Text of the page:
Skip to main content
Article thumbnail
Location of Repository

Quantitative analysis of regulatory flexibility under changing environmental conditions\ud

By Kieron D. Edwards, Ozgur E. Akman, Kirsten Knox, P. J. Lumsden, Adrian W. Thomson, Paul E. Brown, Alexandra Pokhilko, Laszlo Kozma-Bognar, Ferenc Nagy, D. A. Rand and A. J. Millar


The circadian clock controls 24-h rhythms in many biological processes, allowing appropriate timing of biological rhythms relative to dawn and dusk. Known clock circuits include multiple, interlocked feedback loops. Theory suggested that multiple loops contribute the flexibility for molecular rhythms to track multiple phases of the external cycle. Clear dawn- and dusk-tracking rhythms illustrate the flexibility of timing in Ipomoea nil. Molecular clock components in Arabidopsis thaliana showed complex, photoperiod-dependent regulation, which was analysed by comparison with three contrasting models. A simple, quantitative measure, Dusk Sensitivity, was introduced to compare the behaviour of clock models with varying loop complexity. Evening-expressed clock genes showed photoperiod-dependent dusk sensitivity, as predicted by the three-loop model, whereas the one- and two-loop models tracked dawn and dusk, respectively. Output genes for starch degradation achieved dusk-tracking expression through light regulation, rather than a dusk-tracking rhythm. Model analysis predicted which biochemical processes could be manipulated to extend dusk tracking. Our results reveal how an operating principle of biological regulators applies specifically to the plant circadian clock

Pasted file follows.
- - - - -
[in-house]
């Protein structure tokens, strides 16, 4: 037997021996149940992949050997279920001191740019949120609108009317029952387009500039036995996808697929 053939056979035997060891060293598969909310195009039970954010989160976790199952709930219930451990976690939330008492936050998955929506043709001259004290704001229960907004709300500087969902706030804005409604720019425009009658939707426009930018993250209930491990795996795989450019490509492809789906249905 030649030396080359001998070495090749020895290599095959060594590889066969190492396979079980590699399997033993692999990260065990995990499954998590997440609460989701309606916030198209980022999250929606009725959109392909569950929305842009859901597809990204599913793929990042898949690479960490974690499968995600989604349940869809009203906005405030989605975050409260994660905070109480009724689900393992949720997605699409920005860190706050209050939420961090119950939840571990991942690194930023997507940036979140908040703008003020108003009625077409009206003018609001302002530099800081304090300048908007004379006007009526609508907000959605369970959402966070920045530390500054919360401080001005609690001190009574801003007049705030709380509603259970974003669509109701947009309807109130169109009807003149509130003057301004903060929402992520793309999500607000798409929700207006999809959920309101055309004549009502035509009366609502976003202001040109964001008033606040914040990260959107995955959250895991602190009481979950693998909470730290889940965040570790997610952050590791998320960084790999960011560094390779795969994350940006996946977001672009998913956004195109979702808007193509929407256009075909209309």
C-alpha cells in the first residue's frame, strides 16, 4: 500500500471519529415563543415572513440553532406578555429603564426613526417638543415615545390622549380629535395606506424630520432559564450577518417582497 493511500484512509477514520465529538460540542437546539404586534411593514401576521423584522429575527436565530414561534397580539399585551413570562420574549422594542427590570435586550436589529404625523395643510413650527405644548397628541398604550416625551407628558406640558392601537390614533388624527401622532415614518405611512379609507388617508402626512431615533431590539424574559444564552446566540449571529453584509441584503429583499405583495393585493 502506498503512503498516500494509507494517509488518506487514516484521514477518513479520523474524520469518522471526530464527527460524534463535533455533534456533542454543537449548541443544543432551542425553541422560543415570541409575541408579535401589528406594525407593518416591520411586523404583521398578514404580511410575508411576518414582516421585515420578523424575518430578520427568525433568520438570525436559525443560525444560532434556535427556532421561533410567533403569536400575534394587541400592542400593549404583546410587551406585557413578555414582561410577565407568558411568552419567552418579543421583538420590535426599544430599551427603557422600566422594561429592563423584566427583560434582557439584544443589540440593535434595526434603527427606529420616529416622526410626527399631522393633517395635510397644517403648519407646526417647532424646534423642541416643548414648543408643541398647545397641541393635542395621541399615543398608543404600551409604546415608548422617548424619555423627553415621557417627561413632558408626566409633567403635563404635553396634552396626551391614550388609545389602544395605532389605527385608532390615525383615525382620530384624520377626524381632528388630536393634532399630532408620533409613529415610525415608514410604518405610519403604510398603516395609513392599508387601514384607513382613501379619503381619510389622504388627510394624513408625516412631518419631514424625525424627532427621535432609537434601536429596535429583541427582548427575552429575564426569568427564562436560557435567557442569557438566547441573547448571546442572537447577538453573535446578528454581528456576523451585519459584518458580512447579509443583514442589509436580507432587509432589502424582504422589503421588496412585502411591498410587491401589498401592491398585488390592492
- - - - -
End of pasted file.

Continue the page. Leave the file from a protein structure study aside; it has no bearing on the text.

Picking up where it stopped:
Topics: QK
Publisher: Nature Publishing Group
Year: 2010
OAI identifier:

Suggested articles


  1. (2007). 16: 956–966 LumsdenPJ,YoungsJA,ThomasB,Vince-PrueD(1995)Evidencethat photoperiodic, dark time measurement in pharbitis-nil involves a circadian rather than a semidian rhythm. Plant Cell Environ 18: 1403–1410 doi
  2. (2000). Acad Sci USA 107: 9458–9463 H a r m e rS L ,H o g e n e s c hJ B ,S t r a u m eM ,C h a n gH S ,H a nB ,Z h uT
  3. (1998). Chem 281: 11815–11818 Ouyang
  4. (2002). Coordinated transcription of key pathways in the mouse by the circadian clock. doi
  5. (2005). LUX ARRHYTHMOencodes a Myb domainprotein essential for circadian rhythms. Proc Natl Acad Sci USA 102: 10387–10392 Hazlerigg D, Loudon A (2008) New insights into ancient seasonal life timers. Curr Biol 18: R795–R804 Heide OM, King RW,
  6. (2004). MS (2005a) Modelling genetic networks with noisy and varied experimental data: the circadian clock in Arabidopsis thaliana. doi
  7. (2000). Physiol 50: 290–303 Jagota A, de la Iglesia HO, Schwartz WJ
  8. (2010). Robustness from flexibility in the fungal circadian clock. doi
  9. (2008). The circadian clock in Arabidopsis roots is a simplifiedslaveversion of the clockin shoots.Science 322: 1832–1835 doi

To submit an update or takedown request for this paper, please submit an Update/Correction/Removal Request.